Assertion as a Game

There has been a lot of ink spilled over what assertion is, what its norms are, how it relates to belief, and how in turn belief relates to credence. Here I just want to point out that if it is a lot more advantageous to have turned out to be right about an assertion than its negation, it can make sense to make that assertion even if you think it is unlikely to be true.

For instance, maybe it is more fun to turn out to be right about a claim of conspiracy C than to turn out be right that there was no conspiracy. Turning out to be right about C is just to have asserted C and for everyone to later find out that C. Besides it being more fun to be right about C than to be right about \neg C, it might also make you seem wiser since it was a low probability event that only a select few predicted while everyone else thought that \neg C was obvious. Turning out to be right about C might also be damaging to your political opponents, while turning out to be right about \neg C is not.

So, assuming that everyone finds out what was actually true eventually, say we have that:

\displaystyle U( C  \wedge  \text{I asserted}  \ C) = 90 \\  U( C  \wedge  \text{I asserted} \  \neg C) = -10 \\  U( \neg C \wedge  \text{I asserted} \ C) = -10 \\ U( \neg C \wedge \text{I asserted} \  \neg C) = 20

In this case it makes sense to assert that C whenever P(C) \geq 0.1. Notice that for propositions that are more unlikely, it is more advantageous to have turned out to be right about them, since the asserter will seem wiser for it.

There are many other kinds of practical considerations one might take into account when deciding what to assert. For instance, maybe there is an inquisition going on, and everybody who makes a certain kind of assertion is punished while everybody who asserts its negation is rewarded. I don’t think I need to spell out why it makes sense to assert the negation even if it is very unlikely in that case. What makes the particular kind of practical consideration pointed out above interesting is that the payoff of asserting C depends on whether C turns out to be true.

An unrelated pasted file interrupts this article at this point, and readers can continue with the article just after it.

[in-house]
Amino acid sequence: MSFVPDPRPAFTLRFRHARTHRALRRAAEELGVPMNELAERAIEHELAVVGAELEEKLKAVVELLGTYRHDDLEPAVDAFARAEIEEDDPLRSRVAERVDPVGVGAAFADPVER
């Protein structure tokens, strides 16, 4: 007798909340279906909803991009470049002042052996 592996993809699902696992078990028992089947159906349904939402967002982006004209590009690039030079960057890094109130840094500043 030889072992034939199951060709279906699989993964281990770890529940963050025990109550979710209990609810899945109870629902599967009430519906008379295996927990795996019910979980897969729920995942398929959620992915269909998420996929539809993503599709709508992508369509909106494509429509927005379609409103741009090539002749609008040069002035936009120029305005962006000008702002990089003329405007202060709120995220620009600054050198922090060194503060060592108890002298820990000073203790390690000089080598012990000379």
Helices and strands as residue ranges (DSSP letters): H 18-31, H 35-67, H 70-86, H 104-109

Since assertion is an ancient and likely evolved practice, we should expect that we expert assertoric practitioners are very good at playing this game. You might think that a difficulty here is that asserting C when you assign P(C) = 0.1 seems a lot like lying, but as the saying goes, the best way to deceive others is to deceive ourselves. Seeing how advantageous it would be in a game like the one above to deceive others into thinking we genuinely believe C, it would be no surprise if we evolved to deceive ourselves into thinking that we believe it too.

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